Child malnutrition is increasing in Yemen, according to the most recent analysis of health centres supported by the International Committee of the Red Cross.
Of more than 56,000 children under the age of five treated last year (January to November), more than a quarter were suffering from acute malnutrition. More than 4500 children were so severely malnourished it was life-threatening and required immediate treatment.
It’s estimated 20 million people can’t find or afford enough food in Yemen today, with 3.2 million children and women acutely malnourished.
More than 2.25 million cases of children aged 0 to 5 years and more than a million cases of pregnant and lactating women are projected to suffer from acute malnutrition this year, according to the IPC, the global system for classifying the severity and magnitude of the food insecurity and malnutrition situation.
“Most of the cases we receive monthly suffer from malnutrition. People are in difficult circumstances, they have no jobs, their income is low, can barely provide for their families, so they don’t have the means to be get medical treatment”, said Mai Abdul Rahman, a nurse in the Nutrition Department at Kapota Health Center in Aden.
The past few years have seen a spike in the number of Yemenis – adults and children - suffering from hunger. Although malnutrition existed in Yemen in the past decades, the current situation is the result of protracted conflict, economic collapse, soaring food prices, a broken health system, restrictions on imports, loss of employment opportunities, displacement and the impact of the global COVID 19 pandemic.
Internally displaced people are extremely vulnerable, having lost homes and livelihoods and often having to travel longer distances to find medical help. The health condition of the patients – including malnourished children who easily develop medical complications – often worsens before receiving treatment, leading to a higher mortality rate.
“We receive many cases of malnutrition, which vary between moderate and severe; most of them are displaced people. They can hardly provide a living, let alone buy medicines”, said Fahad Al Hammadi, Head of Nursing and Emergency Department in Taiz.
Among the immediate causes of malnutrition, poor food consumption, both in quantity and in quality, plays a major role. Two thirds of Yemeni households cannot afford a sufficient diet, while less than 50% of children have a satisfying level of minimum dietary diversity. The cost of living has skyrocketed since the conflict began. The price of a food basket (rice, lentils, milk, flour, beans, cooking oil, sugar, salt) has increased by 60% since the conflict began six years ago.
“If flour is available, we make bread and eat it with tea. Our biggest worry is going hungry; we have children that cannot bear it”, said Hamed Abdo, a labourer and father of four.
An estimated 80% of Yemen’s population - or 24.1 million people out of a population of 30.5 million – need humanitarian assistance, with more than 14 million people are in acute need.
The ICRC supports the screening and treatment of moderately malnourished children with Ready-to-Use Supplementary Food. As a high proportion of patients relapse less than six months after recovery, due to the lack of economic resources, upon recovery all patients receive a food-oriented cash grant to prevent such relapse.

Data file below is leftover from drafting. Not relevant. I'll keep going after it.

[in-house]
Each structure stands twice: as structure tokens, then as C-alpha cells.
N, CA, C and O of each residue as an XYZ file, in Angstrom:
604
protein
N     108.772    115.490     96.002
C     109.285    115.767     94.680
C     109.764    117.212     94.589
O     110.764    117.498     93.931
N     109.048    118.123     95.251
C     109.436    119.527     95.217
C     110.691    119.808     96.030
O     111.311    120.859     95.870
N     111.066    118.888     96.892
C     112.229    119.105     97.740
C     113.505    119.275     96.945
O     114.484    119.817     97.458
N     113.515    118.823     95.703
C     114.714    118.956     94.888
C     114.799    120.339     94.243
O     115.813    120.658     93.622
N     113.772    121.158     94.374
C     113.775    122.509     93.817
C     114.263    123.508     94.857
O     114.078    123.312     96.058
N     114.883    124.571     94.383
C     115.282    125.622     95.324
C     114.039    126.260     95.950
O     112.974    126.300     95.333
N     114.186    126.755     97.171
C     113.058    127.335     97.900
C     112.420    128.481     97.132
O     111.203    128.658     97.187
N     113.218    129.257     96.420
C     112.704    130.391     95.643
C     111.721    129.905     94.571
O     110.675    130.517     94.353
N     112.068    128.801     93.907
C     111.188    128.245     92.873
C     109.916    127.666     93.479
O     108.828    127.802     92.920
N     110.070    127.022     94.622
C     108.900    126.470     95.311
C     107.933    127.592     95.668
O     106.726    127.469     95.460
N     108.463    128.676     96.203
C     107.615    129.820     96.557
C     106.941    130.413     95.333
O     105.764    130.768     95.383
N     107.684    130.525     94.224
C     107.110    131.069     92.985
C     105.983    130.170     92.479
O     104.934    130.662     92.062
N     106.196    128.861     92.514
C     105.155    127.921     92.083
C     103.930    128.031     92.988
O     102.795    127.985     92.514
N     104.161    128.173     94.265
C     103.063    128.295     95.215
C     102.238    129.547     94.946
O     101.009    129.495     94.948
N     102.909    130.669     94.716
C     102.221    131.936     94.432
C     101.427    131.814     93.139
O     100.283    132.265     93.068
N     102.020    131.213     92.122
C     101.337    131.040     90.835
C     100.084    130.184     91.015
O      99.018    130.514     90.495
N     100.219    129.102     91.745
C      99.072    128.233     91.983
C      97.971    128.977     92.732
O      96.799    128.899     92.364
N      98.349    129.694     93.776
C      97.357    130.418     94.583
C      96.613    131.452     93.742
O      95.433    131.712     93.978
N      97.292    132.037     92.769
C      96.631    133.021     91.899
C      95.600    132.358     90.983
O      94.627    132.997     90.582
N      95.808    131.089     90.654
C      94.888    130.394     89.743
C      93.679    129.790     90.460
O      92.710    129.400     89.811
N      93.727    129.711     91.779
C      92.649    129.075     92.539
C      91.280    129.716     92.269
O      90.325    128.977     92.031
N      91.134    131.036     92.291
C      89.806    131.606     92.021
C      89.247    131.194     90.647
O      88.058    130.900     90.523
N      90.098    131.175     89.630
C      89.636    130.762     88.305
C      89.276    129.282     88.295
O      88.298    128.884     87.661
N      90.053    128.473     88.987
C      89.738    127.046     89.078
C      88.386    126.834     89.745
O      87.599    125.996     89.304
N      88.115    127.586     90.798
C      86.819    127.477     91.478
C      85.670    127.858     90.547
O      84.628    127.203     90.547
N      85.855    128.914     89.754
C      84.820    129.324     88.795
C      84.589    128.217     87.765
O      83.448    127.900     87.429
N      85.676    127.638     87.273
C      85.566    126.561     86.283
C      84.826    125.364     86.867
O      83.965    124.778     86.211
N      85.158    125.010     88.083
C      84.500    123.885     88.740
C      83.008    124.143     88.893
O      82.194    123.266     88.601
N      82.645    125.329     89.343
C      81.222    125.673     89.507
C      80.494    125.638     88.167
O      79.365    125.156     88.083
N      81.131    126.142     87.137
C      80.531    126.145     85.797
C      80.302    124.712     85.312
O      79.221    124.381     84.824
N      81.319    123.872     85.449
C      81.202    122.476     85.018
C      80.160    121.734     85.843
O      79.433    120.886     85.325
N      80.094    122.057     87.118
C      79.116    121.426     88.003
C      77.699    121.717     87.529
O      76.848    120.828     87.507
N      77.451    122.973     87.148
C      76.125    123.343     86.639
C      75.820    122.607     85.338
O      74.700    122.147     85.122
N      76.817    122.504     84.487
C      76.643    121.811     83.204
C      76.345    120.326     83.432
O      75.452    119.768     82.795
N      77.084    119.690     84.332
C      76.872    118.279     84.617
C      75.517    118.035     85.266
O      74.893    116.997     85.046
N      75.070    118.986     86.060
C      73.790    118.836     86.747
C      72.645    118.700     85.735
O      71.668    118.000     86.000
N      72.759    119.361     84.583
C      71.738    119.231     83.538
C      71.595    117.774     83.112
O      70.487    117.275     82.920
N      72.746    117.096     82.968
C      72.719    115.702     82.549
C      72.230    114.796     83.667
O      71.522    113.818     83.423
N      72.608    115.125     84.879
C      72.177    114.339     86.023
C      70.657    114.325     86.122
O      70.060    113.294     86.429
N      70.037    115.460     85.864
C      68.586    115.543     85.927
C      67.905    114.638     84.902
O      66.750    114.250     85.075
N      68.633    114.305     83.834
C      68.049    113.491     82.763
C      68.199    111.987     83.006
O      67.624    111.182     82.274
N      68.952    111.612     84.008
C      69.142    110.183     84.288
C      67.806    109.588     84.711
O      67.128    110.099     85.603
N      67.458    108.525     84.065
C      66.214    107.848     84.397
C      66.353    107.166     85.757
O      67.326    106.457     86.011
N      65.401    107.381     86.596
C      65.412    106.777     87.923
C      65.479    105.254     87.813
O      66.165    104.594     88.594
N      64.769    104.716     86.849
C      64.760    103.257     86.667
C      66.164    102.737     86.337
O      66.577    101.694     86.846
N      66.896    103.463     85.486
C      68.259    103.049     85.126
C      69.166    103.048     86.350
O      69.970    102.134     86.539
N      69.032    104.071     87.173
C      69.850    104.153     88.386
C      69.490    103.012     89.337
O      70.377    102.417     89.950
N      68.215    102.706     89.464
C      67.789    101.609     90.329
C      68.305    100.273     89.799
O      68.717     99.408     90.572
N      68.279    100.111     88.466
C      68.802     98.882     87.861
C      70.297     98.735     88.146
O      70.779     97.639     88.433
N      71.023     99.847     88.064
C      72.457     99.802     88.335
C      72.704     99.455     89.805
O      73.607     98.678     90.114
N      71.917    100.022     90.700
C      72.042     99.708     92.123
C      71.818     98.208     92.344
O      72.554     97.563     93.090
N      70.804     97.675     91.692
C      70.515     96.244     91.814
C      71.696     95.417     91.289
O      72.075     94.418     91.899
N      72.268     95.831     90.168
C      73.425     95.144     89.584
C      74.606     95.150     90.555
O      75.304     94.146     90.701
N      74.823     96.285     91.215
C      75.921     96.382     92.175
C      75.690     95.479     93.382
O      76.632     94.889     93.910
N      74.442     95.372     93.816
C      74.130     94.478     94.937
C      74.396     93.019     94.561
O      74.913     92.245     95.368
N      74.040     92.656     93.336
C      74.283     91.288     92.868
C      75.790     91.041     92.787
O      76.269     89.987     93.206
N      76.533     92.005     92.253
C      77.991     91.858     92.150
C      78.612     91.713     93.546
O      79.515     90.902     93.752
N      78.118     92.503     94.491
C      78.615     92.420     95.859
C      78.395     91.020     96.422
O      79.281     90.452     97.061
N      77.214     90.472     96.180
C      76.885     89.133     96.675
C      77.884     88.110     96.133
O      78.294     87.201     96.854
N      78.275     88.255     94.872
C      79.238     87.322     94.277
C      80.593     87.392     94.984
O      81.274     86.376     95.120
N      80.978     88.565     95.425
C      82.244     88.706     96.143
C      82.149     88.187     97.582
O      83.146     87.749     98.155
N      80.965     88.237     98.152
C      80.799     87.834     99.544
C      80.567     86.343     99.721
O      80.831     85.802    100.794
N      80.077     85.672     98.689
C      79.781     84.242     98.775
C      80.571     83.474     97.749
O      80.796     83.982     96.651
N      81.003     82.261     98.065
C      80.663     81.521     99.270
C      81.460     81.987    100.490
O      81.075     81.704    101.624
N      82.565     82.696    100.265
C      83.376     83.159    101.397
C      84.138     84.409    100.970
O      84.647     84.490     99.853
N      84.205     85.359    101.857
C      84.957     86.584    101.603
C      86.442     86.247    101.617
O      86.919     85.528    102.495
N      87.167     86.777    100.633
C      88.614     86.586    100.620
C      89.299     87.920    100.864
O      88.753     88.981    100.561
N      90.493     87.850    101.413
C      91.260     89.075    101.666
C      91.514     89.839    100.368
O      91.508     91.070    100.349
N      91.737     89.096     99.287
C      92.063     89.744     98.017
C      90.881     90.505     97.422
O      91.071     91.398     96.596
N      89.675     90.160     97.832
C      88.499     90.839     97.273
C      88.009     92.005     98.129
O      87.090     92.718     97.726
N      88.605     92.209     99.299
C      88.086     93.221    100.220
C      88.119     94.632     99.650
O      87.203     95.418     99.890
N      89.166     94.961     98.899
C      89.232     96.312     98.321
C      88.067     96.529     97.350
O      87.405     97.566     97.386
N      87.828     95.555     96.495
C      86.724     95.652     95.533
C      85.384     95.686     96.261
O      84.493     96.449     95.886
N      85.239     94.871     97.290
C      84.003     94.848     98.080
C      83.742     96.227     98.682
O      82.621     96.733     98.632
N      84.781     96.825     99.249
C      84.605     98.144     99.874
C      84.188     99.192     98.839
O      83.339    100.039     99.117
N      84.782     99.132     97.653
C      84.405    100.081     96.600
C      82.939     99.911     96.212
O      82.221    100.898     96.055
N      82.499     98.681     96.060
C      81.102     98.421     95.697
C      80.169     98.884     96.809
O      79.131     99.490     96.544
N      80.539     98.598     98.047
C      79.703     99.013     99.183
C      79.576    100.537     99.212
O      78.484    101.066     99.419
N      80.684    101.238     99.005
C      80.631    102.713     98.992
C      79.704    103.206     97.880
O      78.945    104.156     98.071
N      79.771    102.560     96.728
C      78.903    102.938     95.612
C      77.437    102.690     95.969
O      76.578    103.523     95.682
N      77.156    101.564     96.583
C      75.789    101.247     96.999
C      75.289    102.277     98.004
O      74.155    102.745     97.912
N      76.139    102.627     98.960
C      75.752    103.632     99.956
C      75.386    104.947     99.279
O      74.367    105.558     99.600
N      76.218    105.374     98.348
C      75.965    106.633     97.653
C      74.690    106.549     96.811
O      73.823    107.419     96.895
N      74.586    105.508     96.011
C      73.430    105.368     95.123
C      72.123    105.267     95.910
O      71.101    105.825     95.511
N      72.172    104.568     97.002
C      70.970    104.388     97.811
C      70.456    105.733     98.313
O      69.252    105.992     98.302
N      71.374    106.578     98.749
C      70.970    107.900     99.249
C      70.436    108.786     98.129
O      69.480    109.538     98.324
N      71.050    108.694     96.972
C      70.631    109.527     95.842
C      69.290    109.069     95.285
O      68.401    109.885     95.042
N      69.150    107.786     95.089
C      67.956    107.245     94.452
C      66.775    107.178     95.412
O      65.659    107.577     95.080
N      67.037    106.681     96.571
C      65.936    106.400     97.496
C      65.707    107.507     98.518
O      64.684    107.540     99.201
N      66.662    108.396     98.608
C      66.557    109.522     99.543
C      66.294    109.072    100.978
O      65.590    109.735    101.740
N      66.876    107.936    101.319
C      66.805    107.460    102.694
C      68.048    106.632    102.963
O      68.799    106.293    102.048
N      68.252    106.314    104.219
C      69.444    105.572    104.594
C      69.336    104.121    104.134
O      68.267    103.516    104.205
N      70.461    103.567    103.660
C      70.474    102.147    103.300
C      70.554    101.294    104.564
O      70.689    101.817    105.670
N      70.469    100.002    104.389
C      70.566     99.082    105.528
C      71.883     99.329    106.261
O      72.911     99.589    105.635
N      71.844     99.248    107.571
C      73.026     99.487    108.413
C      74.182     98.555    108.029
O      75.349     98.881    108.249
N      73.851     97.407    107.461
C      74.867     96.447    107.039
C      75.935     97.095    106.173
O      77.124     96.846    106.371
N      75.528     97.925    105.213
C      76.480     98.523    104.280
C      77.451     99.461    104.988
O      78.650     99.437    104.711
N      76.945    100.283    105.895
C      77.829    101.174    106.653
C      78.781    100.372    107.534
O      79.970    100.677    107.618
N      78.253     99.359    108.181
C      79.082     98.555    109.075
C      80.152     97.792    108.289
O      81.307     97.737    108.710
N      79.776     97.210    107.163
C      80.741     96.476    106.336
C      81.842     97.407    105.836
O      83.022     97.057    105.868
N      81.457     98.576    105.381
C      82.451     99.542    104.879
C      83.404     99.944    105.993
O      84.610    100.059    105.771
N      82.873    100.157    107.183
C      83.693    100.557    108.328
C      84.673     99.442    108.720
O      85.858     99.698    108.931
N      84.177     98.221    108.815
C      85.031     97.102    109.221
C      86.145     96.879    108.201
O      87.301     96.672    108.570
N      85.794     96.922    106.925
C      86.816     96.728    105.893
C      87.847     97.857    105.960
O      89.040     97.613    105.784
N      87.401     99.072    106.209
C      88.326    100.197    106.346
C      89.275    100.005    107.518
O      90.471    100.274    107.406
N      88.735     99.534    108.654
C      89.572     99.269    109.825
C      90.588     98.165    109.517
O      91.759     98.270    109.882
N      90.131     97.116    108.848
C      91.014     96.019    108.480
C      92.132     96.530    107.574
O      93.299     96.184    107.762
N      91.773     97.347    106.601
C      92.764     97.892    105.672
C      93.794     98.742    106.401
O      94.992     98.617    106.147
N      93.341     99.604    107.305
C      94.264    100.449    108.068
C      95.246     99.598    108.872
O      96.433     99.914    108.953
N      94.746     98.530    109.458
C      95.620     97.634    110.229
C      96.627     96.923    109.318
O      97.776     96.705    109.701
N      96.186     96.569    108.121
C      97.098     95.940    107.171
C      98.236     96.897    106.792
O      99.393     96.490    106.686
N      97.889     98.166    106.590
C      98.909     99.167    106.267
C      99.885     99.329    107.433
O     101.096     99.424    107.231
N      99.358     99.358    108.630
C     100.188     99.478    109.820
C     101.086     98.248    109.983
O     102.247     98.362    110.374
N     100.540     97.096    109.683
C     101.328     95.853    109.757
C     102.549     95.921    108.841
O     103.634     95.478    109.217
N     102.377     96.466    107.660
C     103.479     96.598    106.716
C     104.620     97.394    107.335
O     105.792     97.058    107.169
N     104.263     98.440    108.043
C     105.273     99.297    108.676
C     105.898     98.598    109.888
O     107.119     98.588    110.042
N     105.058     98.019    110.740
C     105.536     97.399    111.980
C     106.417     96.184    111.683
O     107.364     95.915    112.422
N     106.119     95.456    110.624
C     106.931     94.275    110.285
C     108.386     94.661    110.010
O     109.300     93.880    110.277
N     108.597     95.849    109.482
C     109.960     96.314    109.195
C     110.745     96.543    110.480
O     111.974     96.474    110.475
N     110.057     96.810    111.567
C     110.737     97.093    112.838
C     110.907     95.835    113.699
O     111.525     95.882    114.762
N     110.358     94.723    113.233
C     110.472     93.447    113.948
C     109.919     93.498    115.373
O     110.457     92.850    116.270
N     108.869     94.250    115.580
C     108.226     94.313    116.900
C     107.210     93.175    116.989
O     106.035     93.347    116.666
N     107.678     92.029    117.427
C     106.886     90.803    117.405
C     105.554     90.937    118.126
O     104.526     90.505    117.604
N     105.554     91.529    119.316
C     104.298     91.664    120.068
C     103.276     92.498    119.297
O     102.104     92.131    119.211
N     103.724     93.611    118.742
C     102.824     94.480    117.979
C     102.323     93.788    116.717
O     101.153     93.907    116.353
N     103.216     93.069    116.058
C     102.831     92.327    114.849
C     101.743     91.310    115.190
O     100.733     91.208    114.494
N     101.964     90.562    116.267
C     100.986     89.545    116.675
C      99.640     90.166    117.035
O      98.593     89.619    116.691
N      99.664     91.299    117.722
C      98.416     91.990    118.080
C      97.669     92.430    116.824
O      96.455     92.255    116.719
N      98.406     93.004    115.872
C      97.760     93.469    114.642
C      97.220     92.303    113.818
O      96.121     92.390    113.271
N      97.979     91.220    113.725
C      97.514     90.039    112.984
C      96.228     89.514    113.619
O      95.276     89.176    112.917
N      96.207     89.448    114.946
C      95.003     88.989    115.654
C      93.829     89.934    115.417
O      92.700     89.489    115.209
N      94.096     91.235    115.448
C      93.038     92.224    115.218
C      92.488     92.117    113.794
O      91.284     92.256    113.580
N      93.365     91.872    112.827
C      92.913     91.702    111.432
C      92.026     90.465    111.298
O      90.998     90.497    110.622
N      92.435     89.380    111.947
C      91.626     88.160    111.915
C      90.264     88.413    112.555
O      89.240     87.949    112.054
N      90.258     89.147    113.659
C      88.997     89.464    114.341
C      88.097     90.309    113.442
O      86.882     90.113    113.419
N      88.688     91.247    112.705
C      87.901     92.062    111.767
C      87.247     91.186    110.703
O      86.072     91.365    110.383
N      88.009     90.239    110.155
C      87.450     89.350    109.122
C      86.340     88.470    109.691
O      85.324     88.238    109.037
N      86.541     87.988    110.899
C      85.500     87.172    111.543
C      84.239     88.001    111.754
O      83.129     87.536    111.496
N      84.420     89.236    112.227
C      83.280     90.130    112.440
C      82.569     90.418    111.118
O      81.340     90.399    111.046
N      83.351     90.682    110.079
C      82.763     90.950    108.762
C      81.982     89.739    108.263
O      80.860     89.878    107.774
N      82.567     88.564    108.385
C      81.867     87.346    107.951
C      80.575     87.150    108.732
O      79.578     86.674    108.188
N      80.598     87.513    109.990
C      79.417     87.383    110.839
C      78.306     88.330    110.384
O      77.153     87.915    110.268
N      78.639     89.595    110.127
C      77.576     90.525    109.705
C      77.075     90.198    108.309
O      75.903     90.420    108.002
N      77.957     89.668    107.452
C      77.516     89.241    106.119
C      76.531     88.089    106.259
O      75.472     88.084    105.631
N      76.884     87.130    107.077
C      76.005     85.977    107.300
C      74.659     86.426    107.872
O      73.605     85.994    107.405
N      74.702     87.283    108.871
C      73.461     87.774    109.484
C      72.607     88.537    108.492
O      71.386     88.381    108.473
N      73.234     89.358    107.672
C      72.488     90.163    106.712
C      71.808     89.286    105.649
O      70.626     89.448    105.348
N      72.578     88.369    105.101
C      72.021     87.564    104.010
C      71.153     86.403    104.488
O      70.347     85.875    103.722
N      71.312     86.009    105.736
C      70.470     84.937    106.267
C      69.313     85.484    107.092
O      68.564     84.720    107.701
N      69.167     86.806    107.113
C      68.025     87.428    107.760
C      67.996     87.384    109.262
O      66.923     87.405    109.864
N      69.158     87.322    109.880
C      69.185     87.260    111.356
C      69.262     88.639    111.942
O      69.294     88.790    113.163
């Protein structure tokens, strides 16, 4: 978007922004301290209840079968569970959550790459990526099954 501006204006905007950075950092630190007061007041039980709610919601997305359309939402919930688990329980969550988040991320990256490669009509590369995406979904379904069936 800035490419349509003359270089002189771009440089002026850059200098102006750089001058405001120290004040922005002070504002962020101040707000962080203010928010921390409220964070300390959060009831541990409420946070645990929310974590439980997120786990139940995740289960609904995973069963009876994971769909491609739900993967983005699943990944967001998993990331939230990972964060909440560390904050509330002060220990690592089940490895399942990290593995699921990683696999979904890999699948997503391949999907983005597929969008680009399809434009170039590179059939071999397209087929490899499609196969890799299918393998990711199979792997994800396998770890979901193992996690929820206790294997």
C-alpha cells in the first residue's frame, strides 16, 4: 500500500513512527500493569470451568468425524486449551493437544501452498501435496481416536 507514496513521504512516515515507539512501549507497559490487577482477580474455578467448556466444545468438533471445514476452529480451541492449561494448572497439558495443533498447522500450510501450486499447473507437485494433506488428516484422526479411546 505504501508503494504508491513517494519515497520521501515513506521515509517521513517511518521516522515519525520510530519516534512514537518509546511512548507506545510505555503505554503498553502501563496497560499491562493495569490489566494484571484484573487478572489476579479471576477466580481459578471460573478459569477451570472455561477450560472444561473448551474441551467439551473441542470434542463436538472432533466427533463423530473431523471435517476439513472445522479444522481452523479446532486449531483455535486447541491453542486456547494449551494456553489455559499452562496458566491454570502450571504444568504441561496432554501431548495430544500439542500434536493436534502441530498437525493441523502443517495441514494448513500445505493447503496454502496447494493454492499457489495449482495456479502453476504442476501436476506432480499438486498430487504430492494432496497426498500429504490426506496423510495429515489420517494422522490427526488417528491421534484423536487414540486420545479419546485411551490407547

Existing antenatal care is supported with the provision of mosquito nets, medicines and medical items in order to provide adequate care to pregnant women.
In both frontline and resettlement areas, the ICRC brings relief to internally displaced persons, residents, and returnees through a program of unconditional cash grants in order to buy food and basic items, while sustaining the local markets.
In areas where, due to the conflict, markets are disrupted, the ICRC distributes food; for households with young children, food baskets include Ready-to-Use food supplements to prevent malnutrition.
The ICRC supports livelihood activities including: agriculture, livestock, fisheries, beekeeping, and support to diverse micro-economic initiatives.
The ICRC supports mothers of young children for in-house, small-scale, self-consumption-oriented food production, such as gardening activities, to improve the diversity of diet and prevent both acute and chronic malnutrition.
The ICRC has been supporting 83 primary health centres and hospitals across the country with medications, medical equipment and incentives for health workers, more specifically in governorates dogged by the ongoing violence such as Taiz, Hodeida, Aden, Sa’ada.
During 2020, a total of 845’461 consultations were carried out. This included 52’179 Antenatal care consultations, 8’853 deliveries, and 79’751 Growth Monitoring consultations
Production Reference: 20210325-Yemen-Malnutrition
Filming Date: March 2021
Producer: Wagdi Almaqtari
Camera: Taha Saleh, Onsy Hesham, Qusai Almoyad, Mohammed Alsayaghi
Editor: Wagdi Almaqtari
Restrictions, if any: None
For more information and interview requests please contact:
Basheer Al Selwi, ICRC Sanaa, firstname.lastname@example.org ,+967 771 480 412
Sara Alzawqari, ICRC Beirut, email@example.com , +961 31 38353
Ruth Hetherington, ICRC Geneva, firstname.lastname@example.org , +33 6 33 288823